The right place at the right time with the right partner
As you may have read, I’ve been giving myself a bit of a hard time recently, not feeling like I’ve been achieving enough out here and not climbing as well as I should. I’ve been putting that behind me but I couldn’t shake the feeling that, prior to leaving on the Alpine Coast to Coast, I wanted to climb one last big route in Chamonix.
I have been climbing with a lot of new people this summer, one of whom, Tim Oliver, more than most. Tim arrived in Chamonix in December leaving a very promising career in finance to follow his dreams of steep skiing and mountaineering. We have similar aspirations and experience and so, when there appeared to be a two day weather window in this rather wet summer, we decided to team up onto something a little bigger.
The weather was still not very reliable in the afternoons so we wanted to choose a route with an early start and thus, hopefully, and early finish. The Chardonnet is on a lot of climbers tick lists and so it didn’t take long to settle on as our objective. There are two popular routes to climb; the Forbes Arête, a stunning ridge climb along the east ridge; and the Migot Spur, a beautiful, steep ice and rock spur that splits the north face. We were after something a little more committing and so opted for the Migot Spur and set about getting the gear we needed for the snow, ice and mixed ground we would be climbing on.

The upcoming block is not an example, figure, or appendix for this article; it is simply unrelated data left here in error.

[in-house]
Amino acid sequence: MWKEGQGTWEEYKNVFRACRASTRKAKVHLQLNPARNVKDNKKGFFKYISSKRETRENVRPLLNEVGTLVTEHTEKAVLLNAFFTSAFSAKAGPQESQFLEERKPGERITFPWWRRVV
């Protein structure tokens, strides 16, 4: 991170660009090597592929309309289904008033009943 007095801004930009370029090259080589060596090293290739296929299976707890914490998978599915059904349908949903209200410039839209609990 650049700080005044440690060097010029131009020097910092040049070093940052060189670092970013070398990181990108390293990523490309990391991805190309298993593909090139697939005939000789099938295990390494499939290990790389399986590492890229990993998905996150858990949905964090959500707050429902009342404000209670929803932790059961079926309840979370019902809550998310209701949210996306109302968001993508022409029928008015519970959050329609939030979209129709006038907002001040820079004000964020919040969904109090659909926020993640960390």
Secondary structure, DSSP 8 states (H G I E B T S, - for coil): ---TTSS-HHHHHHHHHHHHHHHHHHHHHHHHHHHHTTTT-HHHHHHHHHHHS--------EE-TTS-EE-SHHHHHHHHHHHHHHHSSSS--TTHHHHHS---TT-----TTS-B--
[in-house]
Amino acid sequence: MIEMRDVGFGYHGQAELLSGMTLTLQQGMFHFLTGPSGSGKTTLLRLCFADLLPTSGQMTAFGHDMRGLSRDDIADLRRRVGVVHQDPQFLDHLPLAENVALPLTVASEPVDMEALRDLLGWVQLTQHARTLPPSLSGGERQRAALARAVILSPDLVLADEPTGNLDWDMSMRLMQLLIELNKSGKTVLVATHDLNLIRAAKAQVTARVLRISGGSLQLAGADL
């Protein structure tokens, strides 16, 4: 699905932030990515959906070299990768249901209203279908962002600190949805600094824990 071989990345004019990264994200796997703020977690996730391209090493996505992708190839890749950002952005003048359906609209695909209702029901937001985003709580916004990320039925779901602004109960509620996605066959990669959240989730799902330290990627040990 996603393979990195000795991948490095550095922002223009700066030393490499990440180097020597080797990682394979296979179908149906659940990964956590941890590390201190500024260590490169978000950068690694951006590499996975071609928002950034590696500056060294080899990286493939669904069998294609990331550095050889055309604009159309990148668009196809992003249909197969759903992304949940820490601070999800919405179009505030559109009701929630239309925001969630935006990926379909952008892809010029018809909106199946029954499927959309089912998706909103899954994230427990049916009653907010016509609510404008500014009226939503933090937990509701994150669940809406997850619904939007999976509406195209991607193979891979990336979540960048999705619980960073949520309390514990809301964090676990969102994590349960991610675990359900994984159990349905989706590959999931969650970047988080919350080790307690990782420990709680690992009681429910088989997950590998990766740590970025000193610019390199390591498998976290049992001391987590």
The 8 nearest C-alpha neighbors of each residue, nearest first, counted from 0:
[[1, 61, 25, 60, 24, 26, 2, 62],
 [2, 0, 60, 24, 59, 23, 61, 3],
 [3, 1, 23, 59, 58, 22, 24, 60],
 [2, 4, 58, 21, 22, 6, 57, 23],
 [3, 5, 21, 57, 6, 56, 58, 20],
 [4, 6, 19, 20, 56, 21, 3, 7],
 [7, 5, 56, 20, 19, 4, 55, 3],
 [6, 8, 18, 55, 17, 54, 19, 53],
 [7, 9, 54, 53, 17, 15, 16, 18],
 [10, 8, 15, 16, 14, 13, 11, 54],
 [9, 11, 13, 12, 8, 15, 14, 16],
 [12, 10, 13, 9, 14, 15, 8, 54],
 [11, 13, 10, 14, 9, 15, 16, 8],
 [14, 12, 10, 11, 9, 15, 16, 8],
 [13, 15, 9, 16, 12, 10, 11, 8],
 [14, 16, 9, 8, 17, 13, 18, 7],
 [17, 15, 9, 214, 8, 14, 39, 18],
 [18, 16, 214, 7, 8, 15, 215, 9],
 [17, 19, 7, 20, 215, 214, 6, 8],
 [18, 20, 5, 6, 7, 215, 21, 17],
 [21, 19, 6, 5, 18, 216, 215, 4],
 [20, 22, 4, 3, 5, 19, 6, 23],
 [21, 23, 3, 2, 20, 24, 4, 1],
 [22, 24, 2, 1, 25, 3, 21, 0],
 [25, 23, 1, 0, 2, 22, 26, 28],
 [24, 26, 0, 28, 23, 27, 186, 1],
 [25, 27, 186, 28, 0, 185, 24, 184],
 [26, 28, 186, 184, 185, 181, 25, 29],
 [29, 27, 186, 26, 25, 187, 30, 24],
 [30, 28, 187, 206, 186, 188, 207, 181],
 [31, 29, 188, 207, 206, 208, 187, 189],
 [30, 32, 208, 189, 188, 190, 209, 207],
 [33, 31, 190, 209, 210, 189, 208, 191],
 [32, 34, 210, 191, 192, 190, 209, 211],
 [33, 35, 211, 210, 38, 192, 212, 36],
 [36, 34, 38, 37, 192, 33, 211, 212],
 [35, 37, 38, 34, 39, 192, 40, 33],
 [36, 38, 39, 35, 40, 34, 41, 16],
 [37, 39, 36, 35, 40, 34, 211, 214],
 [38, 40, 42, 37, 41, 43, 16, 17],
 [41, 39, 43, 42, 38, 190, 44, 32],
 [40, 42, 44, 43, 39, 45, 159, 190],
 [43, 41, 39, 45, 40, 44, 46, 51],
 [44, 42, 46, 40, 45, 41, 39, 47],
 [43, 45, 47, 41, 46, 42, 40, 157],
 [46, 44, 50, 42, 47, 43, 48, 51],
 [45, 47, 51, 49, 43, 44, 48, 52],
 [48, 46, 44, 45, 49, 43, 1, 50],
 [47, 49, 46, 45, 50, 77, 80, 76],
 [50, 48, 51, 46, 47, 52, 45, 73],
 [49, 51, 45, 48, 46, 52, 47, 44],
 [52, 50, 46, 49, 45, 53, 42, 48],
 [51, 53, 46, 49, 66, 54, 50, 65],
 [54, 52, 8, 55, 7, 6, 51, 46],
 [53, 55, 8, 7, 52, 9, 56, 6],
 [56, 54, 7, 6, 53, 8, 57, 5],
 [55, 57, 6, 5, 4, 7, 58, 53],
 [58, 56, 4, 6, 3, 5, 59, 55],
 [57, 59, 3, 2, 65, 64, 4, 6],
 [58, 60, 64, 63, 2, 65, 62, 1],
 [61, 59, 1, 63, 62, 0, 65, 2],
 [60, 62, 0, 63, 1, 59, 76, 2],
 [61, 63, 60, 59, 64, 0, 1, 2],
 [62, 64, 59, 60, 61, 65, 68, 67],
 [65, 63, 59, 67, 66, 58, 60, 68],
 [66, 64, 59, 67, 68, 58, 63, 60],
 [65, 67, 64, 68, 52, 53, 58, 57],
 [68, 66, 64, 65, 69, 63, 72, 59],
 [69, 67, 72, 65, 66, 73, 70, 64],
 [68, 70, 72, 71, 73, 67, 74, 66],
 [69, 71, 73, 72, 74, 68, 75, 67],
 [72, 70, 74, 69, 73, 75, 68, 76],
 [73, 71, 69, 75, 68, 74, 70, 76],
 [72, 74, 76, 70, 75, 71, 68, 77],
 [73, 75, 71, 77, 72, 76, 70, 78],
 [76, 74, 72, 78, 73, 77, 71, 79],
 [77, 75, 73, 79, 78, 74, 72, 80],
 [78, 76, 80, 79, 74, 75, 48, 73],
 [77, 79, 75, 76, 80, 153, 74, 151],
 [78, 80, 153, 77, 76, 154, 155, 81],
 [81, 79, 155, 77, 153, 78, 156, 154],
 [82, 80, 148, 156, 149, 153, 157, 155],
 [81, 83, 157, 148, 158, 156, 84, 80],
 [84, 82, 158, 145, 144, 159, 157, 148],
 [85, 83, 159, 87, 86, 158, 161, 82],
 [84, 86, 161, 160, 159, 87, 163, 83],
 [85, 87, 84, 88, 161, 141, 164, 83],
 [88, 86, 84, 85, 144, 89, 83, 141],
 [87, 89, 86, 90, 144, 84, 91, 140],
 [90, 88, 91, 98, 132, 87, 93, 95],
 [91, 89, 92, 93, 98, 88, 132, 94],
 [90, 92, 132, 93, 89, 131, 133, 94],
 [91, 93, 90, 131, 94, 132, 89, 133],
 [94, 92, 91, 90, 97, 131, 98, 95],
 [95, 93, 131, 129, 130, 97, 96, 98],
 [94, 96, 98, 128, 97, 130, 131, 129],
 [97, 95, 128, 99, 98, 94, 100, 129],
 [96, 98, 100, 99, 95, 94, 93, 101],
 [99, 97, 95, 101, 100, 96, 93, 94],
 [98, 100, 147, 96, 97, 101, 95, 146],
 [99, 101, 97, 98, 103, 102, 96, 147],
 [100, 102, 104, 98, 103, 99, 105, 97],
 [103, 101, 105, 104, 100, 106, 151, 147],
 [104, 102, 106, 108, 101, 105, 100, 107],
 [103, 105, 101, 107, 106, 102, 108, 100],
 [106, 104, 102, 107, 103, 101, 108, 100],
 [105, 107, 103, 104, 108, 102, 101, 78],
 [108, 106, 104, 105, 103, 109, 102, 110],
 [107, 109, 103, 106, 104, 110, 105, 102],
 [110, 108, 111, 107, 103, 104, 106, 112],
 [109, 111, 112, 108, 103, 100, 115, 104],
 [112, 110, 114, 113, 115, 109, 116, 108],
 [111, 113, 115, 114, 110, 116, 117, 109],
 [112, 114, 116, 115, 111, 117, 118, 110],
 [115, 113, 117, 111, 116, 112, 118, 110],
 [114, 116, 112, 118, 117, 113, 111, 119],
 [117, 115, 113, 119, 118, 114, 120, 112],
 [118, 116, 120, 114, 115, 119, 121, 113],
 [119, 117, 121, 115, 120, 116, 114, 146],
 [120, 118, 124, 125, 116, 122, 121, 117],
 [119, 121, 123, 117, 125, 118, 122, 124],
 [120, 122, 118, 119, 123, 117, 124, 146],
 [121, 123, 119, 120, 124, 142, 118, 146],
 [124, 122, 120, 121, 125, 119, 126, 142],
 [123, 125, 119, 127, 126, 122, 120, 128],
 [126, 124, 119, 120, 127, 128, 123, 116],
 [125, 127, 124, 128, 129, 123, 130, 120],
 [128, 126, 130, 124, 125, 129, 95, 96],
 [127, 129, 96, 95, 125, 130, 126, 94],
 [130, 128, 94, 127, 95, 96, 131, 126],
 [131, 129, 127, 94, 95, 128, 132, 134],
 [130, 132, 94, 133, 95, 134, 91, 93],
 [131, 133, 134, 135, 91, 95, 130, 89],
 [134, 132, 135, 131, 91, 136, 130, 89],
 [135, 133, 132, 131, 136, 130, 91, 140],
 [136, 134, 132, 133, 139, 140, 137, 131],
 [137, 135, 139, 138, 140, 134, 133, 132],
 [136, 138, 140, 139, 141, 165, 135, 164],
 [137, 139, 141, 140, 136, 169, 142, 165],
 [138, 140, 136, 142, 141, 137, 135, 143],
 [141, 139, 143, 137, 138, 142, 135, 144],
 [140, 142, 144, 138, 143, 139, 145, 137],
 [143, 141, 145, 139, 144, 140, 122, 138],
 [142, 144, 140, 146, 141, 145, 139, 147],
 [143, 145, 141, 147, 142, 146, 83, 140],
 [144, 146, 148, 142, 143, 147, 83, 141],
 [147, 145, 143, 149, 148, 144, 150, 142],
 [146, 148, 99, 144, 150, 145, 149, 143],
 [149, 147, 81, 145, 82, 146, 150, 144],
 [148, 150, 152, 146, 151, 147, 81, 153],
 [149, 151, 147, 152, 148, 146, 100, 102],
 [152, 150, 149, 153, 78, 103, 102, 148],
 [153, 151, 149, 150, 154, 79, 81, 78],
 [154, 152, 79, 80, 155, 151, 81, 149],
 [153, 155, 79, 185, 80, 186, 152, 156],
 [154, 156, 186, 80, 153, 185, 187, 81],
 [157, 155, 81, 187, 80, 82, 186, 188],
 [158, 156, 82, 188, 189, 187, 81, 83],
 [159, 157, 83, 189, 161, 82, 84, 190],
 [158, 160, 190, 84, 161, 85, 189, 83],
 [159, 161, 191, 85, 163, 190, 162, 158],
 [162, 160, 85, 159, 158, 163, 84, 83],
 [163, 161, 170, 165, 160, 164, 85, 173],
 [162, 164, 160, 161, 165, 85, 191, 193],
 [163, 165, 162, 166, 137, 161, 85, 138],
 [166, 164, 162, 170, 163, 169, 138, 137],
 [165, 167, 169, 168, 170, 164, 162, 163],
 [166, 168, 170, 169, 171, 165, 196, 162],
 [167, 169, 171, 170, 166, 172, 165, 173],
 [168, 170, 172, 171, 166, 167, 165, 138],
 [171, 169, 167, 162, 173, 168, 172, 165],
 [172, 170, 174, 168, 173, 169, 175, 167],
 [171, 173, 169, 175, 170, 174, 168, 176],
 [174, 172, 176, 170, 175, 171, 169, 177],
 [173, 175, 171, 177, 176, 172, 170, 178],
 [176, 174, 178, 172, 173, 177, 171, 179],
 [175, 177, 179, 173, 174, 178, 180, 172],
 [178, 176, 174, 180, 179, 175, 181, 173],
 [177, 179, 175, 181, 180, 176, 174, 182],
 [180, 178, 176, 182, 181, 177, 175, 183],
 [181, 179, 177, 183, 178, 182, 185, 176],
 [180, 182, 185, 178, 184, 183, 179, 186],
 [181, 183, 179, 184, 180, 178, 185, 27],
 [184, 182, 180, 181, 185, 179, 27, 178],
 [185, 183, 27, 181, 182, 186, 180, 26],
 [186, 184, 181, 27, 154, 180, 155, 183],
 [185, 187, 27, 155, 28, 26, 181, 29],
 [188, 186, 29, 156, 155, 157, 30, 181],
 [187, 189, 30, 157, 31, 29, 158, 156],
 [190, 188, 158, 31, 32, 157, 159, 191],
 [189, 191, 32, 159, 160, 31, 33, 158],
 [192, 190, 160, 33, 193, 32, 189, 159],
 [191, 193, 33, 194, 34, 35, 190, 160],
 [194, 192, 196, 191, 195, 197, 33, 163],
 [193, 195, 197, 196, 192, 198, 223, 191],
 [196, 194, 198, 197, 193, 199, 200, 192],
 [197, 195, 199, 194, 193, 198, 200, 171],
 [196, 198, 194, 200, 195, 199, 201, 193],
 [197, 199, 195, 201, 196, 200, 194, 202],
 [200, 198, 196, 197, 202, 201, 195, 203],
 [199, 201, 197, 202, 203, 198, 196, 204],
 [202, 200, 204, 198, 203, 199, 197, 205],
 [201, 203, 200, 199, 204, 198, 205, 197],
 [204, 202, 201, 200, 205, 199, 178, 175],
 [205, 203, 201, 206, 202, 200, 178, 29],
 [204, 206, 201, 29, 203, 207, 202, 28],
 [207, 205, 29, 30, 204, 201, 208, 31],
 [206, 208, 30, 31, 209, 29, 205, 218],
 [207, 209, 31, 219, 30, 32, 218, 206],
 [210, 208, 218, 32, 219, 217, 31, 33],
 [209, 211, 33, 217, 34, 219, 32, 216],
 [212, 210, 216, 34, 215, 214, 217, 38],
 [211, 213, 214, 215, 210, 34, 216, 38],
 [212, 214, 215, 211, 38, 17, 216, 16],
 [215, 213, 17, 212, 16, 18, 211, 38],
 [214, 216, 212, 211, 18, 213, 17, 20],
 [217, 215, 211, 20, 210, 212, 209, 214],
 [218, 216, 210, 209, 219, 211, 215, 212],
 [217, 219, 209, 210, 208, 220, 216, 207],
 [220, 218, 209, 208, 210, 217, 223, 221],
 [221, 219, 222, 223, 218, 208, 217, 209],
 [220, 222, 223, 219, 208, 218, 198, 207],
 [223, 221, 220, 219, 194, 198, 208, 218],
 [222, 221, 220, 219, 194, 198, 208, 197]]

‘Fessing up to Sophie
Having settled on our objective, I had one fairly major hurdle; this was supposed to be Sophie and my mountain, one that we had talked about climbing together for a long time. I needed to get her approval. Thankfully, I have the most understanding wife ever. Though disappointed that she wouldn’t be climbing with us, she quickly told me that I can treat this as a recce for when we go back to climb it ourselves. What a winner!
Climbing the Migot Spur